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Molecular, Cellular, and Tissue Engineering

Cornell Biomedical engineers are implementing multidisciplinary strategies, including expertise in materials science, cell biology, biochemistry, biomechanics, and biophysics, to engineer and analyze tissue dynamics and homeostasis. Faculty are developing approaches to recreate tissues that may be used as functional replacements, as models of diseased states, and for use in drug testing. Cornell’s world-class microscopy expertise and equipment, micro-fabrication resources within the Cornell NanoScale Science and Technology Facility, and top-ranked veterinary school and medical school synergize to create an ideal environment for research in molecular, cellular, and tissue engineering.

Faculty research summaries:

Prof. Jonathan Butcher’s lab is creating living 3D models of heart valve physiology and disease and using principles from developmental biology to drive the differentiation of stem/progenitor cells towards mature cardiac and valvular phenotypes. His lab has developed novel bioreactor technologies that apply multimodal defined mechanical stimulation to engineered tissue.

Prof. Claudia Fischbach-Teschl’s lab studies the effect of microenvironmental conditions on the prognosis and treatment of cancer patients. Her lab combines biomaterials, tissue-engineering and microfabrication strategies to develop pathologically relevant culture models for analysis of tumor-mediated angiogenesis, stroma remodeling, and bone metastasis.

Prof. Jan Lammerding’s lab is using a combination of microfluidics and micropatterning to create in vitro models of muscle differentiation and regeneration to study the effect of mutations that cause muscular dystrophies on the structure and function of muscle cells. Researchers in the lab are also applying cellular engineering approaches to investigate how changes in nuclear structure and mechanics can modulate cell migration in 3-D environments.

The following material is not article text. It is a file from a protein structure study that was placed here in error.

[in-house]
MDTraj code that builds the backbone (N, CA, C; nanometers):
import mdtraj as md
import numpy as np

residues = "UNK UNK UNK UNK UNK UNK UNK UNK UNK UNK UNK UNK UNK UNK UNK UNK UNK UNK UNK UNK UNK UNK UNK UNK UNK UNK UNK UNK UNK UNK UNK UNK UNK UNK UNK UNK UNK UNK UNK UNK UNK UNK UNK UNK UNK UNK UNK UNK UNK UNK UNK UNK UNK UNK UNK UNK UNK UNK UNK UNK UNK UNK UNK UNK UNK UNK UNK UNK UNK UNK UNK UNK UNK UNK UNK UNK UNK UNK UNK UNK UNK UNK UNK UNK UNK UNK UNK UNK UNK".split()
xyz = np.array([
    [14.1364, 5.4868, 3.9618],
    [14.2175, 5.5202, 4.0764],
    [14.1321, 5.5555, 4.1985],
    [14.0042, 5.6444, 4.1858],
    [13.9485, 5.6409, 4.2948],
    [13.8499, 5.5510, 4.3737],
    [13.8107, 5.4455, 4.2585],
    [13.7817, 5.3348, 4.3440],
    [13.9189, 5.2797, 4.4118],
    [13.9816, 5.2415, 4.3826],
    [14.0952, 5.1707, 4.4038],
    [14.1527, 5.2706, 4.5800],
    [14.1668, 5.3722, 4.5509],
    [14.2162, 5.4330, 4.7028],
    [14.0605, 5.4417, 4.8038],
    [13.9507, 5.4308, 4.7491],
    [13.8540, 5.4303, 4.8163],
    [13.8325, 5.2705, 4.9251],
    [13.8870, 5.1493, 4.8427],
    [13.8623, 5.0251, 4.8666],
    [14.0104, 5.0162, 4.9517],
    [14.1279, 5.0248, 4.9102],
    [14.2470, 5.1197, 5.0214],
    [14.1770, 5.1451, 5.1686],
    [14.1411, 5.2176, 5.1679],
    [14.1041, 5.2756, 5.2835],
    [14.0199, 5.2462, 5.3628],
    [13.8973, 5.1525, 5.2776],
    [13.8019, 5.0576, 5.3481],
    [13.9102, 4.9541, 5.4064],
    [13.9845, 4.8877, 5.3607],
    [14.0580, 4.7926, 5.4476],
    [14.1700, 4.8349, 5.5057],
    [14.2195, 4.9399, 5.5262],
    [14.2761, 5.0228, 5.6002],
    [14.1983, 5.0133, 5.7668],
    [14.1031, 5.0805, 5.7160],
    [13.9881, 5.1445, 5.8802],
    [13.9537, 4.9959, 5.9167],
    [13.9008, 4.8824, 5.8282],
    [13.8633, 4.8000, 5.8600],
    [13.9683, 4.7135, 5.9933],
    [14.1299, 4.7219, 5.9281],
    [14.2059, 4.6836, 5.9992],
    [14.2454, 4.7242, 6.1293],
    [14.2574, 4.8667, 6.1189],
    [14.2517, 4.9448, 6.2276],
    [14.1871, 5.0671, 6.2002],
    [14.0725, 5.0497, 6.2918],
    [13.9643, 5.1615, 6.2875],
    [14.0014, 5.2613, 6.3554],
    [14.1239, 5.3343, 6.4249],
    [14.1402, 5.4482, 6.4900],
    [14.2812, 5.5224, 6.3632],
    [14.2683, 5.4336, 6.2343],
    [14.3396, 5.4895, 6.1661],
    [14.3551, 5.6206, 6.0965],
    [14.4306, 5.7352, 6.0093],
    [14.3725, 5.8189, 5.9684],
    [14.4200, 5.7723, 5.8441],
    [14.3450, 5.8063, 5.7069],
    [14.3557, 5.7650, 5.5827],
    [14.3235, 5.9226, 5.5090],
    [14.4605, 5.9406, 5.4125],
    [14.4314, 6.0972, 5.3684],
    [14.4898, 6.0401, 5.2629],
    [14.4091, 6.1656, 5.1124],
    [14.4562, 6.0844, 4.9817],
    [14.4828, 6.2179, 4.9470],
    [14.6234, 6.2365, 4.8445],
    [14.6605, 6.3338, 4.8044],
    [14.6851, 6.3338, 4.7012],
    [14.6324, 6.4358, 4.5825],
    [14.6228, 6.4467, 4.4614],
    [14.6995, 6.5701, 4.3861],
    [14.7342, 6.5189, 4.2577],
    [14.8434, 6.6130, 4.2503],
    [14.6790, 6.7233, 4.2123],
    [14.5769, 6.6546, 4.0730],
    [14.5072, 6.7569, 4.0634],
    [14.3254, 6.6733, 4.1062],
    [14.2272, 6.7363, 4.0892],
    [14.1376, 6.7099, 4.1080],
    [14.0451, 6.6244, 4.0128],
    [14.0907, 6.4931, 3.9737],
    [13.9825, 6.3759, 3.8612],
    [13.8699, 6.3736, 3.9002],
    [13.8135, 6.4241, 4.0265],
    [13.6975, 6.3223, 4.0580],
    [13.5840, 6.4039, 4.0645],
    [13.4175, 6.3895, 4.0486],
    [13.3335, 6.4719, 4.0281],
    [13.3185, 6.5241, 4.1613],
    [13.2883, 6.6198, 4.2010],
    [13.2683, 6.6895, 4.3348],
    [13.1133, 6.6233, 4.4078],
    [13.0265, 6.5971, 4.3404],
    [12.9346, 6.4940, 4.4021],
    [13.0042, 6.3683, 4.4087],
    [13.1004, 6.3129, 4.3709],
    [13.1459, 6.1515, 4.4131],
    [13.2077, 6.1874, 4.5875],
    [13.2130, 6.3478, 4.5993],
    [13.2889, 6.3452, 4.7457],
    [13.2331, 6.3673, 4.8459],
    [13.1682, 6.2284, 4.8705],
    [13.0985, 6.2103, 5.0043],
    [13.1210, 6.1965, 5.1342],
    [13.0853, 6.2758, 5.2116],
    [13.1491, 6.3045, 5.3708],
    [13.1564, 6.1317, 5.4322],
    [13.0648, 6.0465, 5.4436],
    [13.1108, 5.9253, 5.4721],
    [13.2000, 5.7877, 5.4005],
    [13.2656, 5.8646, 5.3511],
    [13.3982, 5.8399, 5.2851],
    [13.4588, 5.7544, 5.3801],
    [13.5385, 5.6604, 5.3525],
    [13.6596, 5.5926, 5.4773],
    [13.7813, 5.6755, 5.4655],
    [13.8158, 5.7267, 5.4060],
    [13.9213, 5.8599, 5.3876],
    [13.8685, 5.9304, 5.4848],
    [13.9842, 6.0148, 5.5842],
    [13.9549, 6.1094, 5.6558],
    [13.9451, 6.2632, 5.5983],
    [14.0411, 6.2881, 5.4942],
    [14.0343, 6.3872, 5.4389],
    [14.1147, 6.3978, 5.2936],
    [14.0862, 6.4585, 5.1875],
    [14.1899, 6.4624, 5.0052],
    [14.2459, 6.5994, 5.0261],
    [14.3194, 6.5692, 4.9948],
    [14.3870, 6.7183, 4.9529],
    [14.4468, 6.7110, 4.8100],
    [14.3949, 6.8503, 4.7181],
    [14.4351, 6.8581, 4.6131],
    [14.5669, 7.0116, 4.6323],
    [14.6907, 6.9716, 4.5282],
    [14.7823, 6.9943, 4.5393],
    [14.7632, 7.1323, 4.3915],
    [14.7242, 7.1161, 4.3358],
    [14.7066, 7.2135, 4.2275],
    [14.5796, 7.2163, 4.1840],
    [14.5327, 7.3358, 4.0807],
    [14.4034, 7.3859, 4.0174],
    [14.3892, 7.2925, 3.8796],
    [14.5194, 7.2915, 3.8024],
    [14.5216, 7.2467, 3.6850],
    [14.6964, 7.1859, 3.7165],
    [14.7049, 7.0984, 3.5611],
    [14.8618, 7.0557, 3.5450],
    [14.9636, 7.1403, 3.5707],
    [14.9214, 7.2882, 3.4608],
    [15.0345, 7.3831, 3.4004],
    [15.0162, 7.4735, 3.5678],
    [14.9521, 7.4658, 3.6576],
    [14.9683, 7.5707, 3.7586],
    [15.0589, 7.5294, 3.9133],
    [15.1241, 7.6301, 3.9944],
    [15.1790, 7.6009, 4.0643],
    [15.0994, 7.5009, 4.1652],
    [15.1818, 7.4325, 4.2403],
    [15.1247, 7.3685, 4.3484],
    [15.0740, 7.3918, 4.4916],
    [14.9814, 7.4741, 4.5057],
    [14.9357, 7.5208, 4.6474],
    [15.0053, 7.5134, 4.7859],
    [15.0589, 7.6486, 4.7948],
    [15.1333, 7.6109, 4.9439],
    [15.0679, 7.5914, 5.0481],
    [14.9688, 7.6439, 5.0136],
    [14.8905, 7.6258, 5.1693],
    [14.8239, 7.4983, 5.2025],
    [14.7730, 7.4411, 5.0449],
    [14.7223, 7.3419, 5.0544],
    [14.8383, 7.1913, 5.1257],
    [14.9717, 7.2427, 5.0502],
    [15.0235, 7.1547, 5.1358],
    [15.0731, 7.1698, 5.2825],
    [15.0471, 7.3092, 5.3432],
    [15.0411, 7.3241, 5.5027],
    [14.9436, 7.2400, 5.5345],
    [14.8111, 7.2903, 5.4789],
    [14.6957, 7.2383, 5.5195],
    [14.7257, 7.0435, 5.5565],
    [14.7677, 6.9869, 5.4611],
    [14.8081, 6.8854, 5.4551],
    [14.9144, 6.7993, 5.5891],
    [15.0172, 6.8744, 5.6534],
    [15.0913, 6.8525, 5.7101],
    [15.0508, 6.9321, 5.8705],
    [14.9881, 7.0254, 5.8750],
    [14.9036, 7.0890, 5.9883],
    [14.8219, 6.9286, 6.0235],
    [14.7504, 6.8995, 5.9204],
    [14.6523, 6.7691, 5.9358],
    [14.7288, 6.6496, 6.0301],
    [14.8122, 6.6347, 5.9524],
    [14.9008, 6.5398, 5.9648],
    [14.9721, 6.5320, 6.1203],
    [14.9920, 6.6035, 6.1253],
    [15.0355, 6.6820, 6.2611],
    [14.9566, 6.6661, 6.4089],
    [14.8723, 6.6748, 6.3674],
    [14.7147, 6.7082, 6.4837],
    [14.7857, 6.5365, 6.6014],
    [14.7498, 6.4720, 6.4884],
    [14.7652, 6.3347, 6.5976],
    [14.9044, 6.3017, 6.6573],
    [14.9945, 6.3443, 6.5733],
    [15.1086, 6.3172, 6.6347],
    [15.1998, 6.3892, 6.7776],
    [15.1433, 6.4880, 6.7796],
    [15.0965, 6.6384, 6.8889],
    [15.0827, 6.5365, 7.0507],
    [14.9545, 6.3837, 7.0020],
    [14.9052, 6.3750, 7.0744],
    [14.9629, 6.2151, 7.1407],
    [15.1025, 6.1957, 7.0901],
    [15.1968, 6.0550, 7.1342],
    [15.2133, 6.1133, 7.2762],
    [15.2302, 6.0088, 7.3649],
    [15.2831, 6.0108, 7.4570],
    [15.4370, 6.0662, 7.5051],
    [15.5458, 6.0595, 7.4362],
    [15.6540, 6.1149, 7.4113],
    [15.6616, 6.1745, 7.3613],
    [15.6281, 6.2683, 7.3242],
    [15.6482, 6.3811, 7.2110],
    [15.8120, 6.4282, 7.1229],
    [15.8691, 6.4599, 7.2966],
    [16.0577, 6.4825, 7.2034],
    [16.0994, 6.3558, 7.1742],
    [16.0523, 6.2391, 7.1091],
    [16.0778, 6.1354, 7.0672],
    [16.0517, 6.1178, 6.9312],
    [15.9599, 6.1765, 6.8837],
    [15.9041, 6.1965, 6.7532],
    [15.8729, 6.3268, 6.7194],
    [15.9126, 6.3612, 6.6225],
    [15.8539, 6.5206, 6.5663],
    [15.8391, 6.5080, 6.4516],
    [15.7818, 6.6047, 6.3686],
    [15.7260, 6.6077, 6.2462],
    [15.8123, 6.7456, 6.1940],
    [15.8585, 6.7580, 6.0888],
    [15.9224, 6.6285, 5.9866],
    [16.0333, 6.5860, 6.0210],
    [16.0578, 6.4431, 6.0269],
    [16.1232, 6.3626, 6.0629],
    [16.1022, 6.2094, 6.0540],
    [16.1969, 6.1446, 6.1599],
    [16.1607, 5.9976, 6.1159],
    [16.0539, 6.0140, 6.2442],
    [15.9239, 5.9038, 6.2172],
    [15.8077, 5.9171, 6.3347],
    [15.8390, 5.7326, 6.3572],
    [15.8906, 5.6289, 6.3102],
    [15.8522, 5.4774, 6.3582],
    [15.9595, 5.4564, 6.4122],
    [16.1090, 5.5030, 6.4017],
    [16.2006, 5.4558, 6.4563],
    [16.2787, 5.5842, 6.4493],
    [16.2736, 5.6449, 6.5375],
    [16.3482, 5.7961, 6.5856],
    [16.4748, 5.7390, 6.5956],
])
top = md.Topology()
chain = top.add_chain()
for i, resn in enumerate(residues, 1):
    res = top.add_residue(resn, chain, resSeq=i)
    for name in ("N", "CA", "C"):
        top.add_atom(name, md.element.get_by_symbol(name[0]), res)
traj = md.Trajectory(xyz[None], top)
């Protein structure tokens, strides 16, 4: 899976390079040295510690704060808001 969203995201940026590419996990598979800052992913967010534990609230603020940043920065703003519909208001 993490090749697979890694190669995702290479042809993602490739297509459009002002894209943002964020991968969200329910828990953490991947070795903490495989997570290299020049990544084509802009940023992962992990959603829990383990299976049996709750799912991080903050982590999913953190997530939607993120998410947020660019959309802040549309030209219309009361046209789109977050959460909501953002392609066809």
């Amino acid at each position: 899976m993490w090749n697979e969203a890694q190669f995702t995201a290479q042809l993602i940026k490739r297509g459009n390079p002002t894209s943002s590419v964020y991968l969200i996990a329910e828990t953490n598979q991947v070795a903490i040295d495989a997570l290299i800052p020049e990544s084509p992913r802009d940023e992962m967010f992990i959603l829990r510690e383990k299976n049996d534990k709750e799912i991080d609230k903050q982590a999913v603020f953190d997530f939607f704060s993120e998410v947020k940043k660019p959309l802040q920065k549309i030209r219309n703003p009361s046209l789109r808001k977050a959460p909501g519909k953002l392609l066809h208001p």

Prof. Michael Shuler’s lab builds microfludic systems that mimic the metabolism of drugs and chemicals in the human body. This “body-on-a-chip” device depends on constructing authentic tissue constructs to represent various organs such as the gastrointestinal tract.

Research Area Faculty

  Name Department Contact
lb244.jpg Bonassar, Lawrence
Professor
Biomedical Engineering, Mechanical and Aerospace Engineering 149 Weill Hall
607 255-9381
jtb47.jpg Butcher, Jonathan T.
Associate Professor, Associate Director of BME, Director of Undergraduate Studies
Biomedical Engineering 304 Weill Hall
607 255-3575
cc62_eng.jpg Chu, C. C.
Rebecca Q. Morgan '60 Professor
Fiber Science & Apparel Design 231 Human Ecology Building
607 255-1938
bdc68.jpg Cosgrove, Benjamin David
Assistant Professor
Biomedical Engineering 159 Weill Hall
607 255-7271
md255.jpg DeLisa, Matthew P.
William L. Lewis Professor of Engineering
Chemical and Biomolecular Engineering 254 Olin Hall
607 254-8560
cf99.jpg Fischbach-Teschl, Claudia
Associate Professor
Biomedical Engineering 157 Weill Hall
607 255-4547
jl2792.jpg Lammerding, Jan
Associate Professor, Director of Graduate Studies
Biomedical Engineering 235 Weill Hall
607 255-1700
dl79_eng.jpg Luo, Dan
Professor
Biological and Environmental Engineering
frm2.jpg Maxfield, Frederick
Professor, Chair
Biochemistry, Weill Cornell
mls50.jpg Shuler, Michael Louis
Samuel B. Eckert Professor of Engineering
Biomedical Engineering, Chemical and Biomolecular Engineering 350 Duffield Hall (secondarily 381 Kimball)
607 255-7577
ads10.jpg Stroock, Abraham Duncan
William C. Hooey Director and Gordon L. Dibble ’50 Professor of Chemical and Biomolecular Engineering
Chemical and Biomolecular Engineering 124 Olin Hall
607 255-4276
wrz2.jpg Zipfel, Warren R.
Associate Professor
Biomedical Engineering B41 Weill Hall
607 255-0663